“It’s not going to ship,” Dent told Polygon. “It’s just not going to ship. It just costs too much to develop this. $4 million is nothing. They’ve got to pay fabrication. They’ve got to pay designers. They’ve got to pay manufacturers. They’ve got to market it. It’s a business. $4 million is nothing.”
Pretty damning, but pretty obvious. Even if they take in $10 million, we’re still not talking about much. Making a game with a couple hundred thousand dollars is definitely doable. Manufacturing a piece of hardware that’ll play high definition games at a tolerable frame rate? That’s a completely different story. But that’s not even the Ouya’s biggest problem. As Verge member ounkeo writes:
My thoughts exactly.. exactly how excited are develppers to be developing (and incurring cost) for a market that is only 40,000 units?
Personally, if it’s not pushing millions of units and install base, it’s a waste of time. Even assuming every single owner buys a game at (let’s say) $3 (because i really can’t see games selling for more than that here), your revenue is $120k minus 30% for the market means a good game would probably make 90k ish+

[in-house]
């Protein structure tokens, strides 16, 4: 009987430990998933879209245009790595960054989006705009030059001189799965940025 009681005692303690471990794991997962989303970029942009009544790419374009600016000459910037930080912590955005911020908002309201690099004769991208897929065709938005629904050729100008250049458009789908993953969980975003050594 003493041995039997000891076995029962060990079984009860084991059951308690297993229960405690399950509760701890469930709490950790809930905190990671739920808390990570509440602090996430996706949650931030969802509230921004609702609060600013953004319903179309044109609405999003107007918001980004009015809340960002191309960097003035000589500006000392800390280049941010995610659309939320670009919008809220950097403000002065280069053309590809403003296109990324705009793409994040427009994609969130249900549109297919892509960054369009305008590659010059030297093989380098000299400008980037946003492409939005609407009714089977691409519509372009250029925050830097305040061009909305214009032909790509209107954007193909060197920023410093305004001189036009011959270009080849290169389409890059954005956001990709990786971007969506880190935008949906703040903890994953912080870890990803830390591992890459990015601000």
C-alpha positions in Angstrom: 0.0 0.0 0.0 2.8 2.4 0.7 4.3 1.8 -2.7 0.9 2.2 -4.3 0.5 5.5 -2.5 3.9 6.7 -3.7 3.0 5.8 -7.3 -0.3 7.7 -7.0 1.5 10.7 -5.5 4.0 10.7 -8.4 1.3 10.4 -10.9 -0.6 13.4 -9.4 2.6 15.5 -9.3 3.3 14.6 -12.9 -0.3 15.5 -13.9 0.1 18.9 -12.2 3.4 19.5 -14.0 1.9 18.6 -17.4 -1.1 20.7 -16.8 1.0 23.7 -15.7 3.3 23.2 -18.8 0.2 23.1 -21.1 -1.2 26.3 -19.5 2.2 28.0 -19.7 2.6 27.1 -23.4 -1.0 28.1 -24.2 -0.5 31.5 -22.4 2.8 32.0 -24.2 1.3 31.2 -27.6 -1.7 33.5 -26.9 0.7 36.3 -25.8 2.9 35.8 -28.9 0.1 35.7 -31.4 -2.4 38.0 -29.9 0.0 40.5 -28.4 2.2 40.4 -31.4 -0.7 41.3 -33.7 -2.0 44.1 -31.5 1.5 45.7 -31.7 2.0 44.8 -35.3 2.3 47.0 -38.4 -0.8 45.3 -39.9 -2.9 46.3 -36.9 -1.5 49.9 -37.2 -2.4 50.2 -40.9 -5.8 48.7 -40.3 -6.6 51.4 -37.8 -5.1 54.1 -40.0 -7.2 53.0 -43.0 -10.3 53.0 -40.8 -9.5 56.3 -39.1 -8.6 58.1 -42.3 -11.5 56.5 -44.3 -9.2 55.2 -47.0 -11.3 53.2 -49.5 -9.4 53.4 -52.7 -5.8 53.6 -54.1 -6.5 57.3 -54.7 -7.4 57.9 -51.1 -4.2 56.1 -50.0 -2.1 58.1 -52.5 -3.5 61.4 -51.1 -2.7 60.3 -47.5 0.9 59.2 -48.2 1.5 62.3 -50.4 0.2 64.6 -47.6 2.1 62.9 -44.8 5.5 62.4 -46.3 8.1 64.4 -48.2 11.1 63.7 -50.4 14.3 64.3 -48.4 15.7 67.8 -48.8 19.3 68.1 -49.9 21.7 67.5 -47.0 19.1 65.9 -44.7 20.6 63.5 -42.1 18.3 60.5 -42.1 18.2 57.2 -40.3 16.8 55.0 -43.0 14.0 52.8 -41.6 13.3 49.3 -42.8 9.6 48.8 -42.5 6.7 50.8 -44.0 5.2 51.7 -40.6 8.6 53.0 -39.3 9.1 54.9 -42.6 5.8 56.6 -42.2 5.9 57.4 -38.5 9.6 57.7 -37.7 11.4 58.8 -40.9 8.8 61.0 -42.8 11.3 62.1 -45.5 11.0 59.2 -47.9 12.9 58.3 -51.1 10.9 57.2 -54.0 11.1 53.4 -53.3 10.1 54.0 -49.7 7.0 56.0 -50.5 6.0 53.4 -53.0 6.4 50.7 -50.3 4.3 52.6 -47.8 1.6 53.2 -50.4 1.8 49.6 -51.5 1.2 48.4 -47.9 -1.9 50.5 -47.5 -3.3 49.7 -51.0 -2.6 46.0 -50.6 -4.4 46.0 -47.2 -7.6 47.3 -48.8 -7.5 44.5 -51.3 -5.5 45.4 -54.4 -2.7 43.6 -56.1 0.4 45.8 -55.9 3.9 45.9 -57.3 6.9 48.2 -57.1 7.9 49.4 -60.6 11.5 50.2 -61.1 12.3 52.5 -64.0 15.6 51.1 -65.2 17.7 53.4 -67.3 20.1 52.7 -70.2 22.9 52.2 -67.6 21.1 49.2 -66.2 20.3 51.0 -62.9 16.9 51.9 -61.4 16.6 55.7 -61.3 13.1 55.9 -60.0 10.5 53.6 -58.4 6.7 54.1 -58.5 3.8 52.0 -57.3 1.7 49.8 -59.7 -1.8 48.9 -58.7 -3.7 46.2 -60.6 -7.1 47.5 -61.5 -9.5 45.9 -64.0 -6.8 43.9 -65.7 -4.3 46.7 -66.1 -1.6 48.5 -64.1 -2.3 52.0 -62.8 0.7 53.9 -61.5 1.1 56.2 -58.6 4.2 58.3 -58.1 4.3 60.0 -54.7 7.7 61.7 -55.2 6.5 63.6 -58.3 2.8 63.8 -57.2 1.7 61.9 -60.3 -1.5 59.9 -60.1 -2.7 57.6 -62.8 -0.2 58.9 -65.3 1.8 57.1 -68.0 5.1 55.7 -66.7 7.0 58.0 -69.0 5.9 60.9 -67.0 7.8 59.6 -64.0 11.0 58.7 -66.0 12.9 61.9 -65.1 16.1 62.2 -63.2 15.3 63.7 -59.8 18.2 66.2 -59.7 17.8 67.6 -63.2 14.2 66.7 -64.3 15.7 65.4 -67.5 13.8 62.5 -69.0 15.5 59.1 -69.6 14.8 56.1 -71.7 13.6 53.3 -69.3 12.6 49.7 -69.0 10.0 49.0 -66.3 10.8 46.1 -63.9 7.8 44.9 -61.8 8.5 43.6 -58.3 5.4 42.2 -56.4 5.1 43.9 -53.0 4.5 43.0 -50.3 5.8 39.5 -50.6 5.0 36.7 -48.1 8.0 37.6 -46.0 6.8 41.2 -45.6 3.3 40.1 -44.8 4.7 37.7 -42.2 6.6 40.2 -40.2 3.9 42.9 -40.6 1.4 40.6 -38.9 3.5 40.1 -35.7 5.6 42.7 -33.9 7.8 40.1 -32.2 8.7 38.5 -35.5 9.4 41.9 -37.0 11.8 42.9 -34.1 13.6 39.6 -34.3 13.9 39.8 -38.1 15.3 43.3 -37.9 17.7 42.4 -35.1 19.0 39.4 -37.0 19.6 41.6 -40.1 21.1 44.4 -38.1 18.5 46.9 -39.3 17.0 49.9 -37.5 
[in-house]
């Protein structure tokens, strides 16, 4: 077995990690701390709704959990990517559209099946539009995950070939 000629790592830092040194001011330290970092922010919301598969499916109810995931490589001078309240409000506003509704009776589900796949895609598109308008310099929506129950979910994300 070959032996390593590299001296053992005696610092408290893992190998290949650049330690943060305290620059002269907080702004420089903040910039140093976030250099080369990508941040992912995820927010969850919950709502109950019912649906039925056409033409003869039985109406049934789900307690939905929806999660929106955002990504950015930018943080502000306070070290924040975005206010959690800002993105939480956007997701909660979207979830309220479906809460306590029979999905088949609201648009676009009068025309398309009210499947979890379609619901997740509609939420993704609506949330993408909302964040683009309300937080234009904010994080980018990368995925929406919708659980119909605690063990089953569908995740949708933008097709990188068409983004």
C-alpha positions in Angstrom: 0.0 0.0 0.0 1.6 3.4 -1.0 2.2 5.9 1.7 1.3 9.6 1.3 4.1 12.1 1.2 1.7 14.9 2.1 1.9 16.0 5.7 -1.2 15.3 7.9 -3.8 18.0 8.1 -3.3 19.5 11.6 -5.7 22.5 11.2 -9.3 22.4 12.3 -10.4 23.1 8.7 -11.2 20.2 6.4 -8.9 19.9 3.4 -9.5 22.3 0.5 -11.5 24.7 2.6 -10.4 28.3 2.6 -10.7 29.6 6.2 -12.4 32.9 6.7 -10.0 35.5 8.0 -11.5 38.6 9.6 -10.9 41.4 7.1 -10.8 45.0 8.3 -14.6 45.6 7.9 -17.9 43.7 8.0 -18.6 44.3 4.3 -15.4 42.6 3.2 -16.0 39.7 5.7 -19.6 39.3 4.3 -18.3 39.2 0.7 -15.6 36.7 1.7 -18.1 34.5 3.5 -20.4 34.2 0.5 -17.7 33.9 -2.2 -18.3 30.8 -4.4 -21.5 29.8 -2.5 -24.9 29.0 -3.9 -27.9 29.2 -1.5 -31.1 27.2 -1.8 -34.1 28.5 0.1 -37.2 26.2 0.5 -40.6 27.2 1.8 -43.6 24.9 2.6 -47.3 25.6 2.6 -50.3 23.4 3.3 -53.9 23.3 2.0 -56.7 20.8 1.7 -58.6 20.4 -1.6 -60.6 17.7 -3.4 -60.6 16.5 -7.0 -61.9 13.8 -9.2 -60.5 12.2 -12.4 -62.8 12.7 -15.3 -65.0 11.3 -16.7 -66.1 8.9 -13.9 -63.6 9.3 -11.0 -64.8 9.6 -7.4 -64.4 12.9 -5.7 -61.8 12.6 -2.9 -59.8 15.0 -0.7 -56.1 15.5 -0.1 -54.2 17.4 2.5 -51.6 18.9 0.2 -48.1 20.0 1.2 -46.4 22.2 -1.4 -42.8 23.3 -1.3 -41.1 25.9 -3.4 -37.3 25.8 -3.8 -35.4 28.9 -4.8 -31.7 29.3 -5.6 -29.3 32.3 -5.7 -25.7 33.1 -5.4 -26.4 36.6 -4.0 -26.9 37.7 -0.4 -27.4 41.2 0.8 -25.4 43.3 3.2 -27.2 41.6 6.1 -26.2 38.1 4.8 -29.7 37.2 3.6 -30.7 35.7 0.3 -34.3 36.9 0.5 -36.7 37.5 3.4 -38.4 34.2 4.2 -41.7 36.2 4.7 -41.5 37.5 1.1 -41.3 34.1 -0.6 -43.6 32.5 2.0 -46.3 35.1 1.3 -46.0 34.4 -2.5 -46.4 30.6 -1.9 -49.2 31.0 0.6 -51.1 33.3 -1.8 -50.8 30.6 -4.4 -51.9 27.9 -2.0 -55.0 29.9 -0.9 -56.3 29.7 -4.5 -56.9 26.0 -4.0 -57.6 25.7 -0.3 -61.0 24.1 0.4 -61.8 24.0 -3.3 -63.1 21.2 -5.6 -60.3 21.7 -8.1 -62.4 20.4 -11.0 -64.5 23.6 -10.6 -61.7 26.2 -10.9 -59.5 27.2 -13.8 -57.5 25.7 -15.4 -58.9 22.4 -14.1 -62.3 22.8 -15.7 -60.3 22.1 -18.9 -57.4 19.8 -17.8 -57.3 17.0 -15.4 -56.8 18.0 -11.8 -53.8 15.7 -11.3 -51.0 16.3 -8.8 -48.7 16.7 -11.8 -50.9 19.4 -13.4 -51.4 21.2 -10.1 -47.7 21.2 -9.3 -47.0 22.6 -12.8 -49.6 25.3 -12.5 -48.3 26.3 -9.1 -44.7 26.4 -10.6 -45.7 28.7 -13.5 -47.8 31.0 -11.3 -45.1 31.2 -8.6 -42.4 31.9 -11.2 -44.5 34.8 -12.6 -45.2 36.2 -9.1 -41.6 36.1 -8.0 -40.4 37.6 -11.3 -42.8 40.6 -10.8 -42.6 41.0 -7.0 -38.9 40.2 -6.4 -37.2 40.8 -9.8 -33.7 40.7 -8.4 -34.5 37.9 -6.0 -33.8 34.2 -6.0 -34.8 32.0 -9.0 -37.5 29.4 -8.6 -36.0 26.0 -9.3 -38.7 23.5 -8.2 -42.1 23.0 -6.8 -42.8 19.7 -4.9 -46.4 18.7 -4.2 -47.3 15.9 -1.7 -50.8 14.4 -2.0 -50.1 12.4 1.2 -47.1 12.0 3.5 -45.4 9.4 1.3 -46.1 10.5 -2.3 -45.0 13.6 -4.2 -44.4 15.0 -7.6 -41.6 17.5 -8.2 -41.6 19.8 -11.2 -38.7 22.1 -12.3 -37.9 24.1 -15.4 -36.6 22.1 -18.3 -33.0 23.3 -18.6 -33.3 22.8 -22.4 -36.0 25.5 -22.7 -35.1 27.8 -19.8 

Getting a team to build anything remotely interesting will probably cost in the 60k (average) – $100k+++ range. Even assuming every person buys the game, which they won’t, you’re only breaking even, maybe making a very small profit if the game is relatively simple.
On a console that promises that every game will have a free-to-play aspect, developers won’t get out of bed for less than a hundred thousand potential users.